Growing Up

Like a porcupine’s quills,
your hair stands in every direction.
Up and down and straight and curled–

well, only one curl, actually.
Right on the top of your head,
and it reminds me of another time
when your hair stuck straight up;
sort of like Alfalfa’s,
and you were so cute then–

not that you’re not cute now!
It’s just that you’ve lost the baby fat,
and your face is contoured,
instead of round like a little ball.

Still, you have the same dopey smile,
and have the same silly hair,
and the same goofy laugh.

You’re not so changed after all.
I can see flashes of the baby
you were in the toddler
you have become.
I just hope some day,
when you’re grown and care
about what your hair looks like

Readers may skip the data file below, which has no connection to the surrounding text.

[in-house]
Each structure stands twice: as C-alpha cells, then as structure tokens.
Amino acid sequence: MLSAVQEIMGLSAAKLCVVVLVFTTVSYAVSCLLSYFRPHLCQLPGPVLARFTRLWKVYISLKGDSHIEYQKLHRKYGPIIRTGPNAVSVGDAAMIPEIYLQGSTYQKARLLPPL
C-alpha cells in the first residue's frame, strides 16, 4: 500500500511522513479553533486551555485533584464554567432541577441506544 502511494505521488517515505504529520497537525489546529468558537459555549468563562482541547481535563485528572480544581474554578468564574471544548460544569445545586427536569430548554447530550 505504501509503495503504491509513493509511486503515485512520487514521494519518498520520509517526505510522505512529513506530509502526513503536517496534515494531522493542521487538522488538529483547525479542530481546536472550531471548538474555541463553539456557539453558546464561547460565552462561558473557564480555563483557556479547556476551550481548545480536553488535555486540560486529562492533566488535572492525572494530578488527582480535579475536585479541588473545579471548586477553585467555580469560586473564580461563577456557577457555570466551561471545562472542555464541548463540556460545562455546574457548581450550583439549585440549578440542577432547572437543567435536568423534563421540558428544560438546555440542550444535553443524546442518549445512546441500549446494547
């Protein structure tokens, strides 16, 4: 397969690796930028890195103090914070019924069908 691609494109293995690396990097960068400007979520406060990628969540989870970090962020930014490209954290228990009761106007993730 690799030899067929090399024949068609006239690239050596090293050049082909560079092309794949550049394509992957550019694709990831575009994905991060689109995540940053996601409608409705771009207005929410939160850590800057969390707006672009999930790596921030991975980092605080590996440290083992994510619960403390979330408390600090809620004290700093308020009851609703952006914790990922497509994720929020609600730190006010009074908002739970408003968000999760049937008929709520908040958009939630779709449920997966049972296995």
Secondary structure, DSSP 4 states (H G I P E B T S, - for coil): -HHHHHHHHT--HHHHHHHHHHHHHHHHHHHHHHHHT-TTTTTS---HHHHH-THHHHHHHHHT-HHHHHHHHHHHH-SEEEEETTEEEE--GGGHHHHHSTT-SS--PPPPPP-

versus how much fun it is
when mommy tickles your cheeks,
that I’ll see flashes of the child
in the man you will become.

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Little Bird

I see you, little bird,
as you flutter in the brush
on unsteady wings. And your voice,
a tiny peal of a bell’s song,
pulls with it the first light of dawn.

But oh, little bird, don’t you know?
It’s a scary world outside your door–
here, there be monsters.

And I watch from my porch
the cat creeping close, with
the scent of prey heady in his nose,
attracted by the same song
I was enjoying just a moment ago.

And from the trees, your mother calls
in her angry lecturing voice; or
she is yelling at the cat,
scolding, warning, threatening;
but what can you do, little mother,
when he’s so much bigger than you?

It’s a dog-eat-dog world out there;
or a cat-eat-bird world;
even a bird-eat-bird world, sometimes–
because everything beautiful can be ugly, too.

Oh, little bird,
you should have stayed home.